Nicaragua is the largest country in Central America. It's bordered to the north by Honduras, to the south by Costa Rica, to the east by the Caribbean Sea and to the west by the Pacific Ocean. The country has three distinct geographic regions: the Pacific lowlands, the north-central mountains and the Caribbean lowlands, also called the Mosquito Coast or Mosquitía. The fertile Pacific lowlands are interrupted by about 40 volcanoes, and dominated by Lago de Nicaragua, which is the largest lake in Central America. The Mosquito Coast is a sparsely populated rainforest area and the outlet for many of the large rivers originating in the central mountains. To date, 17% of the country has been given national-park status.
Lago de Nicaragua supports unusual fish, including the world's only freshwater sharks, as well as a huge variety of bird life. The cloud- and rainforests in the northwest contain abundant wildlife including ocelots, warthogs, pumas, jaguars, sloths and spider monkeys. Avian life in the forests is particularly rich: the cinnamon hummingbird, ruddy woodpecker, stripe-breasted wren, elegant trogon, shining hawk and even the quetzal, the holy bird of the Maya, can all be seen. The jungles on the Caribbean coast contain trees that grow up to almost 200ft (60m) high and are home to boas, anacondas, jaguars, deer and howler monkeys.
Background:The Pacific Coast of Nicaragua was settled as a Spanish colony from Panama in the early 16th century. Independence from Spain was declared in 1821 and the country became an independent republic in 1838. Britain occupied the Caribbean Coast in the first half of the 19th century, but gradually ceded control of the region in subsequent decades. Violent opposition to governmental manipulation and corruption spread to all classes by 1978 and resulted in a short-lived civil war that brought the Marxist Sandinista guerrillas to power in 1979. Nicaraguan aid to leftist rebels in El Salvador caused the US to sponsor anti-Sandinista contra guerrillas through much of the 1980s. Free elections in 1990, 1996, and again in 2001 saw the Sandinistas defeated.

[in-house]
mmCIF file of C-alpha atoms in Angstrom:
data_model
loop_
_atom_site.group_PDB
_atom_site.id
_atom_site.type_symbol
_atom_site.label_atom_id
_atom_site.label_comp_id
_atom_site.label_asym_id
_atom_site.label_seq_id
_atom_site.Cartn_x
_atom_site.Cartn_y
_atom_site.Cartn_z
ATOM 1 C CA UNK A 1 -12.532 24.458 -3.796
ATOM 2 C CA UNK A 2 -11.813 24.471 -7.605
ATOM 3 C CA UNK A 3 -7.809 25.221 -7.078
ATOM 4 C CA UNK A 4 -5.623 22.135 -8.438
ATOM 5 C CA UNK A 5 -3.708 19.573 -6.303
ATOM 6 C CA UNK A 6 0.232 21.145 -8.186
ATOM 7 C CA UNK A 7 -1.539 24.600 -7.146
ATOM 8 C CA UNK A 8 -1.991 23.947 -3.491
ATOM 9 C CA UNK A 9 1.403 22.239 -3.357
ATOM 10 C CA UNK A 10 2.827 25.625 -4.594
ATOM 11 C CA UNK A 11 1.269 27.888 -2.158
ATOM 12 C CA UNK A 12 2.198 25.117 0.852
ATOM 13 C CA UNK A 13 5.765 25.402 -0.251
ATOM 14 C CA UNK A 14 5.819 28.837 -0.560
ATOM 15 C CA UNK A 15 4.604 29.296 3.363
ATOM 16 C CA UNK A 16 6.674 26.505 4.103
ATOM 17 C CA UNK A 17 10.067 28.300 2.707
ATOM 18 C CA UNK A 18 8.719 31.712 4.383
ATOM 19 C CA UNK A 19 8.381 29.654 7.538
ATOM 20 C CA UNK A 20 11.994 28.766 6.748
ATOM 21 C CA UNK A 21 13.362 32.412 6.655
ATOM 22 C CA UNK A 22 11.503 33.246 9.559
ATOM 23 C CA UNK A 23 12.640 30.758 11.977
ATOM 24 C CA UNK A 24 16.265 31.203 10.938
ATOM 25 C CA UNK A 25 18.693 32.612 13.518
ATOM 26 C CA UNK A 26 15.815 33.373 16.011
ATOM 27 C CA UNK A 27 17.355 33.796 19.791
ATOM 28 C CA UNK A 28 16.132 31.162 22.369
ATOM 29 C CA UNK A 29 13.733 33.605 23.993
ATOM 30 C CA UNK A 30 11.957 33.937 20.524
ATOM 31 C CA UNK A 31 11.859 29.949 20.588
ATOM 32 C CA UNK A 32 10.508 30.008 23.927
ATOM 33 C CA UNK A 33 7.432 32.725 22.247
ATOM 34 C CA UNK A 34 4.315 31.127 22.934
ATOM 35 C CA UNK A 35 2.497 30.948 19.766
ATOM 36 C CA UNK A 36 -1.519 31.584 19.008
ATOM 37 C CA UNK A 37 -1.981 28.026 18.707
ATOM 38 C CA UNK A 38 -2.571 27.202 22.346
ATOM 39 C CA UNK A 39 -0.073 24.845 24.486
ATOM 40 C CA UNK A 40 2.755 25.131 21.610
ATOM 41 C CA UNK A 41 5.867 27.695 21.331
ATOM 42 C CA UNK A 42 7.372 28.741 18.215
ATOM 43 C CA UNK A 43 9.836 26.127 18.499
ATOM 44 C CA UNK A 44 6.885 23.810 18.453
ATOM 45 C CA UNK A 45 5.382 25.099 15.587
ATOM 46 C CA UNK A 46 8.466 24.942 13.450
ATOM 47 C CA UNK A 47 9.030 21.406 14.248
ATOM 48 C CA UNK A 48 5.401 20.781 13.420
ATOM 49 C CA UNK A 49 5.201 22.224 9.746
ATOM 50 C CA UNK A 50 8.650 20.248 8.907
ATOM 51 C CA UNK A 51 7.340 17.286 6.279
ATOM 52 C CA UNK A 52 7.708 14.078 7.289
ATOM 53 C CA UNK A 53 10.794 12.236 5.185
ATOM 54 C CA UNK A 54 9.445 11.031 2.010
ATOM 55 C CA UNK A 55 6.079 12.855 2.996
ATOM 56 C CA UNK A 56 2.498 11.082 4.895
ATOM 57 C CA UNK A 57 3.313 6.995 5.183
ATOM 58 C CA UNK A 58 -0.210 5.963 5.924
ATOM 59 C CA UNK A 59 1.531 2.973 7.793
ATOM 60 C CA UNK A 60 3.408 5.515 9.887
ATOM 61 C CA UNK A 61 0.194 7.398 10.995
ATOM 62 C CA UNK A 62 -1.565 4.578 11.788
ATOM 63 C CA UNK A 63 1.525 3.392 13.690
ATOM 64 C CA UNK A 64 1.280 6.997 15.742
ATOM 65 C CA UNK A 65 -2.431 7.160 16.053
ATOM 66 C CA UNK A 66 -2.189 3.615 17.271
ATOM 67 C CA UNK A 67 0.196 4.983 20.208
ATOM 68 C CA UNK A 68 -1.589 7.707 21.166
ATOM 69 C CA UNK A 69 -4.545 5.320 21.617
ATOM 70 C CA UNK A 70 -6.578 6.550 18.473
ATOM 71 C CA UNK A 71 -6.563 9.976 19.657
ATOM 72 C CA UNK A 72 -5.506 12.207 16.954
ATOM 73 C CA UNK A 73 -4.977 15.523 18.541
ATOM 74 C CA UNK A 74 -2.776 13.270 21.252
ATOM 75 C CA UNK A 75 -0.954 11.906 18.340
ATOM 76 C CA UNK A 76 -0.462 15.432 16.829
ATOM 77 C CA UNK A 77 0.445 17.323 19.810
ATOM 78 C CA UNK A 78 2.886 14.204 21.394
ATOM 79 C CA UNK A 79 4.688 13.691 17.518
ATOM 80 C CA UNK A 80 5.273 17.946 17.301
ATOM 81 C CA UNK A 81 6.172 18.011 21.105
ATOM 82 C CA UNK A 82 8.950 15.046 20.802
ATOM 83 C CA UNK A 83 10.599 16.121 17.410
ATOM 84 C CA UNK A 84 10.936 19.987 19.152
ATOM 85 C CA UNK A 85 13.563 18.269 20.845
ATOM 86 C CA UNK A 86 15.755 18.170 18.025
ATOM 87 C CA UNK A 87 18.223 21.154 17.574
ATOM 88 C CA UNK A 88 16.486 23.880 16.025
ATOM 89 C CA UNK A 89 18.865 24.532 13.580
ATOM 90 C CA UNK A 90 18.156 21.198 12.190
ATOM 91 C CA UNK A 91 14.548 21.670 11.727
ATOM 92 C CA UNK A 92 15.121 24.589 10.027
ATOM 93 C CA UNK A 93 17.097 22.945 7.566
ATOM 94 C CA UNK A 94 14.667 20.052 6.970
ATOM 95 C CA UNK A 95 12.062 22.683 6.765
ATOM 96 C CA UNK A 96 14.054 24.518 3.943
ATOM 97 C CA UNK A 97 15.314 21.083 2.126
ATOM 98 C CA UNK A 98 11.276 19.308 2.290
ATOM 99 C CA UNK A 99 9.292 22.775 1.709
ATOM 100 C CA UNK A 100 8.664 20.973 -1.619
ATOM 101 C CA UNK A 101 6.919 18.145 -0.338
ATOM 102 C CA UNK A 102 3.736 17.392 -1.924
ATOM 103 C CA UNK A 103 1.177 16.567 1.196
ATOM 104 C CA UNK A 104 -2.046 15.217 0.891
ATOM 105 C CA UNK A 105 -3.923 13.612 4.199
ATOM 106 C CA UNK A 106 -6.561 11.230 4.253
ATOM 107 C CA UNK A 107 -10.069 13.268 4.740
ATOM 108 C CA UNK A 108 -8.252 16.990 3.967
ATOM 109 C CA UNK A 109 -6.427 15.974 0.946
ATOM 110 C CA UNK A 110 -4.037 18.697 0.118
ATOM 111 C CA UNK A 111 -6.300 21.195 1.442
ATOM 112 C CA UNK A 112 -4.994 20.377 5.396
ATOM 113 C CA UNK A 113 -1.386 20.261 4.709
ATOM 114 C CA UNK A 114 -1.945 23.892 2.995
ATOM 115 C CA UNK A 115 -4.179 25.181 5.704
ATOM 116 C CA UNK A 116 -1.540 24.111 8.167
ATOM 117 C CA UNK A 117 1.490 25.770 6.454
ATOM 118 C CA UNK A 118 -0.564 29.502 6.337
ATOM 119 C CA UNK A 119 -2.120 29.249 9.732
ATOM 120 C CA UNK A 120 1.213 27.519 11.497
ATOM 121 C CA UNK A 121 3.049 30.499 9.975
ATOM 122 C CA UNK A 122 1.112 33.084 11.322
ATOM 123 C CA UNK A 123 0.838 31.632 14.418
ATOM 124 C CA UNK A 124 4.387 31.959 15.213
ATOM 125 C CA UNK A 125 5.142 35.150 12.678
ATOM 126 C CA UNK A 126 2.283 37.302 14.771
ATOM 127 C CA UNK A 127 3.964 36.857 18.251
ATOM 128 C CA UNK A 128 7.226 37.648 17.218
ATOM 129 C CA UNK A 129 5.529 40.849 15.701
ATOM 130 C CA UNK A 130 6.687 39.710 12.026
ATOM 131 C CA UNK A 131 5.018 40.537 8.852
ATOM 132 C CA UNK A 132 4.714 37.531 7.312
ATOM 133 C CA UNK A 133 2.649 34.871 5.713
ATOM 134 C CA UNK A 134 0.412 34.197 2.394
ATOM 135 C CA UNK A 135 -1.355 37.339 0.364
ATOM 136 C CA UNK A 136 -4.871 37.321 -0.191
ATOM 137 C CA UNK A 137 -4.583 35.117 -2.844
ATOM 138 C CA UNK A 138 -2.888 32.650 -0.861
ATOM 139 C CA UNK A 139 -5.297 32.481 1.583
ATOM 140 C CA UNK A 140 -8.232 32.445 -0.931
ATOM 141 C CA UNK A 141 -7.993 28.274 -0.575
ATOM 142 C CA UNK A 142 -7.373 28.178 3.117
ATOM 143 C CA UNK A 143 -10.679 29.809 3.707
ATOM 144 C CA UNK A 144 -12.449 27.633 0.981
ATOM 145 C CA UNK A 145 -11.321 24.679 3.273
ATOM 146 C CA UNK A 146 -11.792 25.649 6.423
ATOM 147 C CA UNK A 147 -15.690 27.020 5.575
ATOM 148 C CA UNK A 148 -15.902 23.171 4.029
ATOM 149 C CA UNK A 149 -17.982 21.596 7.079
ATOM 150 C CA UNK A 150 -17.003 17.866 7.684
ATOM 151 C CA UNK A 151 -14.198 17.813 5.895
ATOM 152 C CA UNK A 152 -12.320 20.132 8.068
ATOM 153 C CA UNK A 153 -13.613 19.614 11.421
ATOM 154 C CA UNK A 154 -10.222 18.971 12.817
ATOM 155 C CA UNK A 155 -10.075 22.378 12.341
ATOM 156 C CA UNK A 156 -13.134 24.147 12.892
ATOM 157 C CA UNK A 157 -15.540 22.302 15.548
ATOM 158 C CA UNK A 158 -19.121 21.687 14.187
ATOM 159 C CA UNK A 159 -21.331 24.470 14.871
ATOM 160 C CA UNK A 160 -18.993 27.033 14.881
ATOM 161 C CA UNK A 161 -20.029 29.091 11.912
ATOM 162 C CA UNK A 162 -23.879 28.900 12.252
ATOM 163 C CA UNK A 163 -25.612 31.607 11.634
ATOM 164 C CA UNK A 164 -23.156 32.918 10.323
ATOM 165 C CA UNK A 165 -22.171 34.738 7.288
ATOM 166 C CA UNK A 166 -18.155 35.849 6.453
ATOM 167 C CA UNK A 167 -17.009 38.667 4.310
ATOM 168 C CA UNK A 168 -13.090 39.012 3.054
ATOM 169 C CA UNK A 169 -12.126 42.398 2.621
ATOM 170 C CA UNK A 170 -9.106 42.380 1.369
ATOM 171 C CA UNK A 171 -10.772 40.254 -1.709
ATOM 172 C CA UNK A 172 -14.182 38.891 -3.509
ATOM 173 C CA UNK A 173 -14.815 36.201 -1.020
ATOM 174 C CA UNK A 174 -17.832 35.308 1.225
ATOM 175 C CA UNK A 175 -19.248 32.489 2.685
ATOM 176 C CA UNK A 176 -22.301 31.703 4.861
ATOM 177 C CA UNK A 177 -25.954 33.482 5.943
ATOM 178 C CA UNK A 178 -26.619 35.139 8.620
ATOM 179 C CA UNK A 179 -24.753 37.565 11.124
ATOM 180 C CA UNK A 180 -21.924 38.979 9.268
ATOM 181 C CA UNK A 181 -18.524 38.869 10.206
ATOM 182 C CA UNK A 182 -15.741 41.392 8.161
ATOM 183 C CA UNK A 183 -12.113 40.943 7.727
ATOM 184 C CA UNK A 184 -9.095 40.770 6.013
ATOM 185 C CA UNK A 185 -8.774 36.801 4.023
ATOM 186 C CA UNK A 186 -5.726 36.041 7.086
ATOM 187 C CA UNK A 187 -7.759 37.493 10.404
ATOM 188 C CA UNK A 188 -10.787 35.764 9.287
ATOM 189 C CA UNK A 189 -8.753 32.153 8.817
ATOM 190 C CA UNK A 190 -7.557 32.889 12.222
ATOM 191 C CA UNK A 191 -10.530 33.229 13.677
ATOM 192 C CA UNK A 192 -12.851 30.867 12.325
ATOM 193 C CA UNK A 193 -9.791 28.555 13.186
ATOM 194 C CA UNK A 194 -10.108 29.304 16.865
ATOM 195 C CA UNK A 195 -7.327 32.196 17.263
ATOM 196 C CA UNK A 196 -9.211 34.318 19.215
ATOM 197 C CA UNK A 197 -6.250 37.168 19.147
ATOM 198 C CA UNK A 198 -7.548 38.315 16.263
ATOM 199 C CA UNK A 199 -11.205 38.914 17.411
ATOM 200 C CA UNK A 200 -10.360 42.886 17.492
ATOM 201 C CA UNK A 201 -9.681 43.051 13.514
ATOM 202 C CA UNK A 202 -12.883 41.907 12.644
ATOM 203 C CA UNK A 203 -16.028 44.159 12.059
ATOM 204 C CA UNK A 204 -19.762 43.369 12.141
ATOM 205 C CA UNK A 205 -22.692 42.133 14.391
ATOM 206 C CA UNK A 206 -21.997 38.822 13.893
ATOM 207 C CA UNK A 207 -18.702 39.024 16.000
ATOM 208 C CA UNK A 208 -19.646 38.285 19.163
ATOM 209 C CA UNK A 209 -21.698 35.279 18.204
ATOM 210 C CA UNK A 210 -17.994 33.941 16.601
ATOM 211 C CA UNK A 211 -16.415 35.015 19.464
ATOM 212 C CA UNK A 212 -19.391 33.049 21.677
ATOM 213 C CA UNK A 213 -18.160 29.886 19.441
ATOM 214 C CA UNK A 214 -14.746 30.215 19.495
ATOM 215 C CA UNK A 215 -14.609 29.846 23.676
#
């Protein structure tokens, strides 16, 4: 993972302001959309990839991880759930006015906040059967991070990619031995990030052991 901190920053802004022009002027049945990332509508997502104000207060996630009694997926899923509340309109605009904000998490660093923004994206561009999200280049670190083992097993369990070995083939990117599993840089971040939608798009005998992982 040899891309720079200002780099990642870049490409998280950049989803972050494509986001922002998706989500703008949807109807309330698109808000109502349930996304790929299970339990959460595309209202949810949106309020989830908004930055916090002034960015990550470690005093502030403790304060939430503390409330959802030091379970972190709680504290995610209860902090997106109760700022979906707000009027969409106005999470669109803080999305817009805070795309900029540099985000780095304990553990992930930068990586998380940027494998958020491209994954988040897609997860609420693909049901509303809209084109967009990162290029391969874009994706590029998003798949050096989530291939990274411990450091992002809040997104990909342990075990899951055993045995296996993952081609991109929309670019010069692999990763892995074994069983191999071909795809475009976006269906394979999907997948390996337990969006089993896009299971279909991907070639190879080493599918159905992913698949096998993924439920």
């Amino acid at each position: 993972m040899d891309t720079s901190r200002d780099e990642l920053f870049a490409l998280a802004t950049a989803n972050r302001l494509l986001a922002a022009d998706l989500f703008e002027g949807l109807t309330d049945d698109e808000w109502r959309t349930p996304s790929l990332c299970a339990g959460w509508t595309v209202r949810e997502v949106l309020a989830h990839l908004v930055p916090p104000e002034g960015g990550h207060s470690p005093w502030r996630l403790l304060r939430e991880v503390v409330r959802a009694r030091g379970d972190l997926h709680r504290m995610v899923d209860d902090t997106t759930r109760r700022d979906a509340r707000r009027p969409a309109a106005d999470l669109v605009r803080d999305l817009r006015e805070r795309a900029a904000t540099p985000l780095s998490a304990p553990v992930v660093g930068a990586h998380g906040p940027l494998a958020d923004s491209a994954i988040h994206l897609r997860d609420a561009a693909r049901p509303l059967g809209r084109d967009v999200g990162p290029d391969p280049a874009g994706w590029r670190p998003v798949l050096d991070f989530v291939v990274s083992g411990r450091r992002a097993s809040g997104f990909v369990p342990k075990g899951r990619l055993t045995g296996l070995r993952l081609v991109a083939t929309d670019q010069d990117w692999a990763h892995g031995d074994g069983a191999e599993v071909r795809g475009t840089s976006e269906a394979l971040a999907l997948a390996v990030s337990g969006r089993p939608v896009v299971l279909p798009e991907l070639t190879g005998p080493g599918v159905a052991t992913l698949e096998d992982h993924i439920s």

In 2006, however, Ortega was elected as President (albeit without a majority of the votes). Both before and after the election, he has given investors assurances that he will honor private property rights, promote tourism and continue to encourage foreign direct investment in Nicaragua. His first 100 days in office give us no reason to doubt his promises. The Sandinistas, moreover, do not have majority in the national assembly.
Nicaragua understands that, in order to resolve its long standing problems with poverty, it will have to grow its economy at a rapid rate. That means it will need foreign direct investment from all sources as well as help from governments as different from each other as the U.S.A and Venezuela. We believe that Nicaragua's aspirations can be achieved through the energy and the spirit of its people with the help and participation of its friends across the globe.
Central America, bordering both the Caribbean Sea and the North Pacific Ocean, between Costa Rica and Honduras
13 00 N, 85 00 W
Central America and the CaribbeanArea:
total: 129,494 sq km
land: 120,254 sq km
water: 9,240 sq km
Area - comparative: slightly smaller than the state of New York
Land boundaries: total: 1,231 km
Border countries: Costa Rica 309 km, Honduras 922 km
Coastline: 910 km
territorial sea: 200 nm
continental shelf: natural prolongation
tropical in lowlands, cooler in highlands
Terrain: extensive Atlantic coastal plains rising to central interior mountains; narrow Pacific coastal plain interrupted by volcanoes
lowest point: Pacific Ocean 0 m
highest point: Mogoton 2,438 m
Natural resources: gold, silver, copper, tungsten, lead, zinc, timber, fish
arable land: 15.94%
permanent crops: 1.94%
other: 82.12% (2001)
880 sq km (1998 est.)
Geography - note: largest country in Central America; contains the largest freshwater body in Central America, Lago de Nicaragua